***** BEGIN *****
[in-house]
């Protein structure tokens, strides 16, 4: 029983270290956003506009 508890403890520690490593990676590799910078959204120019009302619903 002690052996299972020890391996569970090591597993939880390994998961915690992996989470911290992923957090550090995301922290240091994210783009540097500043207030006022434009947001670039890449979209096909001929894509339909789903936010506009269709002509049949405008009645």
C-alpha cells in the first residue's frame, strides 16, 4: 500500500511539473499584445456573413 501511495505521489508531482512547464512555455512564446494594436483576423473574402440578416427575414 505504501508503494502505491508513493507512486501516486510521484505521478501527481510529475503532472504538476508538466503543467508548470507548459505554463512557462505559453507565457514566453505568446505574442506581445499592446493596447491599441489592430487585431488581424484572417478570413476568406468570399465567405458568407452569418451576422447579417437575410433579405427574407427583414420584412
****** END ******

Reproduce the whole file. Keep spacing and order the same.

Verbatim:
[in-house]
């Protein structure tokens, strides 16, 4: 029983270290956003506009 508890403890520690490593990676590799910078959204120019009302619903 002690052996299972020890391996569970090591597993939880390994998961915690992996989470911290992923957090550090995301922290240091994210783009540097500043207030006022434009947001670039890449979209096909001929894509339909789903936010506009269709002509049949405008009645």
C-alpha cells in the first residue's frame, strides 16, 4: 500500500511539473499584445456573413 501511495505521489508531482512547464512555455512564446494594436483576423473574402440578416427575414 505504501508503494502505491508513493507512486501516486510521484505521478501527481510529475503532472504538476508538466503543467508548470507548459505554463512557462505559453507565457514566453505568446505574442506581445499592446493596447491599441489592430487585431488581424484572417478570413476568406468570399465567405458568407452569418451576422447579417437575410433579405427574407427583414420584412